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A new nadir reached

Saturday 7th April 2018: Aviva Premiership Round 19: Harlequins v London Irish at the Stoop, kick off 3.00pm: Result – Harlequins 5 (0 league points) London Irish 35 (5 league points, 4 for for the win and 1 four-try bonus point): League positions – Harlequins 9th of 12 on 36 points, London Irish 12th of 12 on 22 points.

Let’s get straight to the point:

I have zero to report to my Rust readers about this match – I didn’t attend it, it wasn’t being televised, I was busy doing other things and, to be completely frank, could barely be bothered to find out the result after I had registered that the time for the final whistle had passed.

Mind you, it did shock me considerably when I heard the news!

For the record, London Irish – freshly promoted from the Championship at the beginning of this season – have been anchored at the bottom of the Premiership for most of it and had so far won but three league matches all term. Two of those victories have been achieved at our expense, their all-time biggest arch-rivals. So what does that say about Quins?

From a field of not a few, 2017/2018 has quite possibly been the most depressing season ever in my time as a Harlequins club member, season ticket holder and fan.

The club is currently a disaster zone and has lost its soul. According to a recent article in The Times, in its last lodged accounts, it had lost the best part of £3 million.

Over the past decade those in charge seem to have gradually contrived to phase out everyone in the organisation who (to use the tired old ‘stick of Blackpool rock’ analogy) ever had ‘the spirit of rugby union’ running through their core.

And then replaced them with a series of C-lister-standard executives who –  whilst no doubt being fans of rugby and/or Quins, well-intentioned and notionally intelligent – suffer from a terminal lack of vision, thrust, charisma and sheer bloody common sense.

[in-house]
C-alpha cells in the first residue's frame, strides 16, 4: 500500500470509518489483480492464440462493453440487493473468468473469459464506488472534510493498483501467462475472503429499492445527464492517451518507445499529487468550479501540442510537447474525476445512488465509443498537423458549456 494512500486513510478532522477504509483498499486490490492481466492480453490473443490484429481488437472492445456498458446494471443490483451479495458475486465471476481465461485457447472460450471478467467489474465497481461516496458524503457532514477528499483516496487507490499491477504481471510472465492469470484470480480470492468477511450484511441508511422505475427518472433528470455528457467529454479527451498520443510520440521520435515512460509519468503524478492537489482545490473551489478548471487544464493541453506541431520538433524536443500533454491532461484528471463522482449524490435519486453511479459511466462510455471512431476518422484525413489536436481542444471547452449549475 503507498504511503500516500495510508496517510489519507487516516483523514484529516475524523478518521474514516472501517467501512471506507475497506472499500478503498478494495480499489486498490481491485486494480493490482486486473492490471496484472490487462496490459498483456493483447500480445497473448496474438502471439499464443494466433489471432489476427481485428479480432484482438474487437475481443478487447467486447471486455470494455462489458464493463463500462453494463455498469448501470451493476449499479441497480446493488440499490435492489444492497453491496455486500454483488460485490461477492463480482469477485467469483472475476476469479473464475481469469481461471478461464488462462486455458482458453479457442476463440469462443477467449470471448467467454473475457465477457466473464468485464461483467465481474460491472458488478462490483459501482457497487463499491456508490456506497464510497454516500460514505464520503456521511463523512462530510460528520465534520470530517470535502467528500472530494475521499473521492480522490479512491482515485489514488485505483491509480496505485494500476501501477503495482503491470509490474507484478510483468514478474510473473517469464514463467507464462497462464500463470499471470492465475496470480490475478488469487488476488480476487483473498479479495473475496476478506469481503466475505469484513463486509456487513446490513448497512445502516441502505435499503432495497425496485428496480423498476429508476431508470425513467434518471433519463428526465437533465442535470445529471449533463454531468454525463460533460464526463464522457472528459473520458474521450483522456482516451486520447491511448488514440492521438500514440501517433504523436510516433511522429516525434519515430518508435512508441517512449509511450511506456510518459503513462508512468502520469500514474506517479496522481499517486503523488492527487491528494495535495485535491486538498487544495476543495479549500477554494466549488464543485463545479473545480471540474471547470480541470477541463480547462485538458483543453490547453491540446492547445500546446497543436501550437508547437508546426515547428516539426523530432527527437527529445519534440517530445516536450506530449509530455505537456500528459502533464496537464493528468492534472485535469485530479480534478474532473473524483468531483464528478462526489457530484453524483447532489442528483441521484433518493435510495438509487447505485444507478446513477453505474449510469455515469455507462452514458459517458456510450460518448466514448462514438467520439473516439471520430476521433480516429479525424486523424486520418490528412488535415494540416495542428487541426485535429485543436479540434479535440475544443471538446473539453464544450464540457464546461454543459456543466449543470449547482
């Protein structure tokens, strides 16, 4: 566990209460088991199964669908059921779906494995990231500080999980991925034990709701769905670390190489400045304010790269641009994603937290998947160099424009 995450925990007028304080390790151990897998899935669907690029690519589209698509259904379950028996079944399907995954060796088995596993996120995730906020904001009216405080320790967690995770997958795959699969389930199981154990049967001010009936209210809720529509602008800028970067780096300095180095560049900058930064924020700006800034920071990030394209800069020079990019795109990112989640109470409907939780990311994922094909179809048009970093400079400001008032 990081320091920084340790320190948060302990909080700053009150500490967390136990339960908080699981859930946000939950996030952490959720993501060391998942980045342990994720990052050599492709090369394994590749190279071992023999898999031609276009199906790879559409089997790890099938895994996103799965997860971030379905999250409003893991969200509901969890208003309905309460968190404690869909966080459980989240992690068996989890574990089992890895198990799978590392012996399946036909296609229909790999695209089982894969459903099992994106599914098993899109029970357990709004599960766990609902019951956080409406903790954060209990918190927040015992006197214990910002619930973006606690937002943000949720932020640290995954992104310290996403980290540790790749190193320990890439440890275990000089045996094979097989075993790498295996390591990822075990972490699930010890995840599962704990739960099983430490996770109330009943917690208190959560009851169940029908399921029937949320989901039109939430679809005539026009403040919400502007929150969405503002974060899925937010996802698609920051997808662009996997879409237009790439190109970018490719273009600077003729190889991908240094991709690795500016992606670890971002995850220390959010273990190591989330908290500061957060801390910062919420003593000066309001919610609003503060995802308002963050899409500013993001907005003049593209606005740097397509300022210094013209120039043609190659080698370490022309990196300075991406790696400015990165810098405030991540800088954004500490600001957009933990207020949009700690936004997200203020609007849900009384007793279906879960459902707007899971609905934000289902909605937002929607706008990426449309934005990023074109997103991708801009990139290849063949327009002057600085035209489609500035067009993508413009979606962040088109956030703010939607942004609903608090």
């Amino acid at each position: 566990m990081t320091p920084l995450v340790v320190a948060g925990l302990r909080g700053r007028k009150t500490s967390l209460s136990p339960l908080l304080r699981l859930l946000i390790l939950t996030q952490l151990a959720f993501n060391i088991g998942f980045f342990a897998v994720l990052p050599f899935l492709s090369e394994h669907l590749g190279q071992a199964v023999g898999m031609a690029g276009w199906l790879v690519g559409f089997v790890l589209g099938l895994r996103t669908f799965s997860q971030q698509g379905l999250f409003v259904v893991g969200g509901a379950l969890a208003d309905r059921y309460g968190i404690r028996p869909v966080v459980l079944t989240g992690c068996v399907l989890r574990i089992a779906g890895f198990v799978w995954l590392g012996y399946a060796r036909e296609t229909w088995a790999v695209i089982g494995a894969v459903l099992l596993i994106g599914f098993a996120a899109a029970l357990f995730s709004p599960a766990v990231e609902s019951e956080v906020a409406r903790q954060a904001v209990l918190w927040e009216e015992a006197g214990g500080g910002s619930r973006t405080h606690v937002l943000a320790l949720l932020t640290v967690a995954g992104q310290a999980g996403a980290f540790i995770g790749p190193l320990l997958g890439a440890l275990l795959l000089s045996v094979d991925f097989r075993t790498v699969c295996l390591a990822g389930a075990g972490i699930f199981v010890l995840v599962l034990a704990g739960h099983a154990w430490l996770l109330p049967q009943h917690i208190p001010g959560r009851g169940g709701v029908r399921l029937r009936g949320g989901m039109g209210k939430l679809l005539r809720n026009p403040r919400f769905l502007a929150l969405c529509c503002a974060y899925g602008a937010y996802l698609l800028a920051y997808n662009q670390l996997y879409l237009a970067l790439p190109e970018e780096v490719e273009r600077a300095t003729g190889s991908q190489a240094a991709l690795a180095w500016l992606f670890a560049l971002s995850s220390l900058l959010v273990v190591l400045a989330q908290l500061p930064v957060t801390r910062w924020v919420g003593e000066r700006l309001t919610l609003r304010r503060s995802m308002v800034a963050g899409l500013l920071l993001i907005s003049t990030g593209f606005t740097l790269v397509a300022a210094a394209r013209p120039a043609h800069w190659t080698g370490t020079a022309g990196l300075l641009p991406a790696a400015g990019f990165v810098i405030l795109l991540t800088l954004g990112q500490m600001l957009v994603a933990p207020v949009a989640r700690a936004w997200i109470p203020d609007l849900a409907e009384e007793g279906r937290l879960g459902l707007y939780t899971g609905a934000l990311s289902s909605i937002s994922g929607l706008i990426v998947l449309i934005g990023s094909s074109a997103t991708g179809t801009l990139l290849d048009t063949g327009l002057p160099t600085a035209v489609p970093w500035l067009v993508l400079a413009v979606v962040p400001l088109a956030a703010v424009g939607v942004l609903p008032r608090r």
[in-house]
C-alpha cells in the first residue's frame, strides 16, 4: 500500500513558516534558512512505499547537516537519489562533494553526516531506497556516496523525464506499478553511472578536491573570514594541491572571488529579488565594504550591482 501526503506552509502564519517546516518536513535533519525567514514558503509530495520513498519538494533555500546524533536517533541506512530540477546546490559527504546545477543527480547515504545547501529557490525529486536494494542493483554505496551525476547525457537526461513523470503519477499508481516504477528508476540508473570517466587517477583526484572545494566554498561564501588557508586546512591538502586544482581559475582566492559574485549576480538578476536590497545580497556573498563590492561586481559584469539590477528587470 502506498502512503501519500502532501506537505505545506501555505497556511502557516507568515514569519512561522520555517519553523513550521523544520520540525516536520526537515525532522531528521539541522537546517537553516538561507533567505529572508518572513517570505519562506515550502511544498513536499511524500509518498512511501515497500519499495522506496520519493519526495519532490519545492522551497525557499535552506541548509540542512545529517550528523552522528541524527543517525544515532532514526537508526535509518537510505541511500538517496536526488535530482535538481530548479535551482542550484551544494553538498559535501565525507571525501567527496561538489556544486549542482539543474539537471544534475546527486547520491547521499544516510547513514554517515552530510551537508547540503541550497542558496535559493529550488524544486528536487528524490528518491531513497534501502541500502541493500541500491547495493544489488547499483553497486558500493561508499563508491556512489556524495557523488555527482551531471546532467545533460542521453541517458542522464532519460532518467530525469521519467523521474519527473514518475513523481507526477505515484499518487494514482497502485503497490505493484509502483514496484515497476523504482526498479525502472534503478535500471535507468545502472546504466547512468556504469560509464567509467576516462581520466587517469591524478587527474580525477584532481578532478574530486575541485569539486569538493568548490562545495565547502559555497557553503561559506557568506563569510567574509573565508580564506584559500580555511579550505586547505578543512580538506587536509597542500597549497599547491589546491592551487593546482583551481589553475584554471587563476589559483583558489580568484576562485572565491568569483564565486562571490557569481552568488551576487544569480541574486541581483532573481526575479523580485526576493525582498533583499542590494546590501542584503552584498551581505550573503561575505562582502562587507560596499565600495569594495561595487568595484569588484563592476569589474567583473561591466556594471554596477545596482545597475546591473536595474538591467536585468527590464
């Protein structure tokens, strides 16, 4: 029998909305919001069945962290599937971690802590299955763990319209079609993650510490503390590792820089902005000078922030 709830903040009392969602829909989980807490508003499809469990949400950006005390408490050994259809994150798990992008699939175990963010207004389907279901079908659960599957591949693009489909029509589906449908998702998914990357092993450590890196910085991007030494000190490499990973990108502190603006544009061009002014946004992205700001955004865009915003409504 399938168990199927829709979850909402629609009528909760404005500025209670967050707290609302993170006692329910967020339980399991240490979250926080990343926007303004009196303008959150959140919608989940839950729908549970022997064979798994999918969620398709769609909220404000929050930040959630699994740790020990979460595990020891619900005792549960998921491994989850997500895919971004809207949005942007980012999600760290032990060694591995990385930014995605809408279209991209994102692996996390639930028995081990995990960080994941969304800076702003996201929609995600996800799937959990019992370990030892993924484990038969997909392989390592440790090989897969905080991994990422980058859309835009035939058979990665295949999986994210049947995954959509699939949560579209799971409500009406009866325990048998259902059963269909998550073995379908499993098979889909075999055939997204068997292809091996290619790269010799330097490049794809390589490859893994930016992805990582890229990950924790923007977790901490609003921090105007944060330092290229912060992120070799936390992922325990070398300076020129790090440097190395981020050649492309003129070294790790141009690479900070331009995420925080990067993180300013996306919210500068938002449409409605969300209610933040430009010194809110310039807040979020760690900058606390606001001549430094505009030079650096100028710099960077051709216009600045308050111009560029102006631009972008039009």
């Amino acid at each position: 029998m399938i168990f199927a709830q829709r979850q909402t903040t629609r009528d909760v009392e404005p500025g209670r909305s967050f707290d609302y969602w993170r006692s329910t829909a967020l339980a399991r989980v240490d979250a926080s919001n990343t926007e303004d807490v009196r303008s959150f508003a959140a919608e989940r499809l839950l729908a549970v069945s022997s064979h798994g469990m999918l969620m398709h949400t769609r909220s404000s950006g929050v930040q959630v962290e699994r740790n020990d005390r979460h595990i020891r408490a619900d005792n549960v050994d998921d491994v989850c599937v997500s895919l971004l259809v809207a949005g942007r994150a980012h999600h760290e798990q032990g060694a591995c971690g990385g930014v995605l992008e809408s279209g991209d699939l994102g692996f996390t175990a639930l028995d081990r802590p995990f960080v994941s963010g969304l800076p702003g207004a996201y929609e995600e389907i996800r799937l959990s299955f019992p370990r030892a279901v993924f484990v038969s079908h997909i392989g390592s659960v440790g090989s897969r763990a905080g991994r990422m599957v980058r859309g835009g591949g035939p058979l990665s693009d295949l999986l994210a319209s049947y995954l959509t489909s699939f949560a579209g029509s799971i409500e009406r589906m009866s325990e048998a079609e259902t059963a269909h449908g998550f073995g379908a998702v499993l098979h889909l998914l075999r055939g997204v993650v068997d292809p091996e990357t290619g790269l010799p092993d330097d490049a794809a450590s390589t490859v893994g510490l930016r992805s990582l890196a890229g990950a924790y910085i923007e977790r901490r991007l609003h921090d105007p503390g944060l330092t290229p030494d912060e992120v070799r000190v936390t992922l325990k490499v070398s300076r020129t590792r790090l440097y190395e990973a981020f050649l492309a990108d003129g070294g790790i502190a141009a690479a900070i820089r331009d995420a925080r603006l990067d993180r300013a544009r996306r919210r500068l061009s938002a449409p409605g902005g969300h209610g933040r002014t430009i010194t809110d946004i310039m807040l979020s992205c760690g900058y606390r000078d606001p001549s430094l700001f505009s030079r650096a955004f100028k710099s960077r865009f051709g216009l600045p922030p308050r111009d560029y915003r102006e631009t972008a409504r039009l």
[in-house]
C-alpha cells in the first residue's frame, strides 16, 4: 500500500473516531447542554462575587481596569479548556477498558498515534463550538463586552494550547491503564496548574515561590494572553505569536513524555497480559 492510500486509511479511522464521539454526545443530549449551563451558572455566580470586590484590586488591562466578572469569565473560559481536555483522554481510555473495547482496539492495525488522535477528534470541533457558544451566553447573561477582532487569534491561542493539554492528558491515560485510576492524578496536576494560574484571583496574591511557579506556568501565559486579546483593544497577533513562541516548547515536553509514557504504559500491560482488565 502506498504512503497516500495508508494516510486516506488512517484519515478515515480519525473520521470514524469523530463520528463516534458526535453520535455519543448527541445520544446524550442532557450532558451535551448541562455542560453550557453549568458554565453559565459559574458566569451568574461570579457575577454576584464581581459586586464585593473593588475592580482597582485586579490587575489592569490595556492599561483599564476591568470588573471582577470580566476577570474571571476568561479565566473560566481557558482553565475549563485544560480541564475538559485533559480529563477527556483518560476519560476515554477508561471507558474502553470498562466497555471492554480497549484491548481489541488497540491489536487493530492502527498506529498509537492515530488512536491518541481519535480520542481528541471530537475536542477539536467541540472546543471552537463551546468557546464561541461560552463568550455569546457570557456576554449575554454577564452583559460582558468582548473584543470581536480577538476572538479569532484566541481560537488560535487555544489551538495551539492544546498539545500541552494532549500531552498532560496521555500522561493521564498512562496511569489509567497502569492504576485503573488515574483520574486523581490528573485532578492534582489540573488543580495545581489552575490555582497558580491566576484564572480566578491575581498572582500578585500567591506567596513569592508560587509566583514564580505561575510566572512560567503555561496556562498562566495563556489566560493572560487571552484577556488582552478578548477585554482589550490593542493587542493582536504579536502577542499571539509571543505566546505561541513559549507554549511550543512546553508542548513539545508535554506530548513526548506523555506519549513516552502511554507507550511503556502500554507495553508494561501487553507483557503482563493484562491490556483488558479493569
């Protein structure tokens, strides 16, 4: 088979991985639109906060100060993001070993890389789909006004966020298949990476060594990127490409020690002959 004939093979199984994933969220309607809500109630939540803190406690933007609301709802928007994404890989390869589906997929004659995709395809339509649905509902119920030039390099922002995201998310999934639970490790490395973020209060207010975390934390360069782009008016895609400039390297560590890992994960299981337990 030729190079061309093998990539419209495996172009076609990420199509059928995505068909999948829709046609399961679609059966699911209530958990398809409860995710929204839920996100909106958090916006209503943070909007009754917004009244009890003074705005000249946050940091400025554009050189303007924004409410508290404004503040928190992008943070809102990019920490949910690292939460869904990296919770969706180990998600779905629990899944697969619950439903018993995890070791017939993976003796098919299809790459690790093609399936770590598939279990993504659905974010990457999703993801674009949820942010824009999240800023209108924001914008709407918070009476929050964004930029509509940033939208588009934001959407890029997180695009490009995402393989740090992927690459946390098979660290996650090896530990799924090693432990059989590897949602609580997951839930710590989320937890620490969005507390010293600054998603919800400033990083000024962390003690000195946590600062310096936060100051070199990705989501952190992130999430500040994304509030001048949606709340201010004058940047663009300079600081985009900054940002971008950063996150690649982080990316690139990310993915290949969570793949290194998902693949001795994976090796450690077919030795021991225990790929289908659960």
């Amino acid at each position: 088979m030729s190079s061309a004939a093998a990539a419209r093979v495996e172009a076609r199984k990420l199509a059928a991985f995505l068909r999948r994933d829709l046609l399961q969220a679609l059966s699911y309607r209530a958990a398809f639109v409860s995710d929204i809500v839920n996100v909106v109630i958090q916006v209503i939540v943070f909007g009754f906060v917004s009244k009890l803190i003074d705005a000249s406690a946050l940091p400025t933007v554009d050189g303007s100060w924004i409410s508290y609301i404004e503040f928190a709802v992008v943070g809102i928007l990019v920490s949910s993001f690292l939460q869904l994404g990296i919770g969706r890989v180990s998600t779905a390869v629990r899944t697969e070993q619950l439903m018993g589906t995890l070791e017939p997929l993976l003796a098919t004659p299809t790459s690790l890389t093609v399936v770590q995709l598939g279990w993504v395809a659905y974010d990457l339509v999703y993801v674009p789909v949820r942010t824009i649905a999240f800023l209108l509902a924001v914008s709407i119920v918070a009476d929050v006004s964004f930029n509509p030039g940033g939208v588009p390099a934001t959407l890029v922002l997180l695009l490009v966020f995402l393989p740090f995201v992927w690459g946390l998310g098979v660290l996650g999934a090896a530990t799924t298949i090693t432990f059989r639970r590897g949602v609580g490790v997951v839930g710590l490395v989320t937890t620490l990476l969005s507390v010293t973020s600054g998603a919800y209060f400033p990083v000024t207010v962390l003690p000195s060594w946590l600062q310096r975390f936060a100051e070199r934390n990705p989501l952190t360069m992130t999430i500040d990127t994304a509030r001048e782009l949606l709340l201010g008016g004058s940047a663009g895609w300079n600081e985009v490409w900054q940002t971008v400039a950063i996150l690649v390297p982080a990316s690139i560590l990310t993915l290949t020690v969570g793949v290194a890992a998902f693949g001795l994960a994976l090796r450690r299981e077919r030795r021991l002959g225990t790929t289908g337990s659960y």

As a prospective career-path, sport is a bit like the media. If you ever stopped 100 people in the street – irrespective of intelligence, drive or ability – and offered them a job in either, you could bet your house that 95% would respond “Yes please!”

Even if they’re former rugby players – whether their expertise be in law, accountancy, PR, marketing, human resources, catering, event management, real estate, corporate management, coaching or [add your own further nominations here] – that doesn’t mean they’re going to the best at what they do. Given the fact that even supposedly elite Premiership clubs can only afford minimal salaries for their staff, they tend to attract kids and/or only averagely-talented candidates.

In an ideal world you need to apply a quality-control filter. Arguably, it is better to have just two or three top quality people than twenty or thirty mediocre time-servers, however enthusiastic and keen.

Of course, as with politicians, the club’s management can all spout stirring platitudes direct from the marketing textbook by the yard.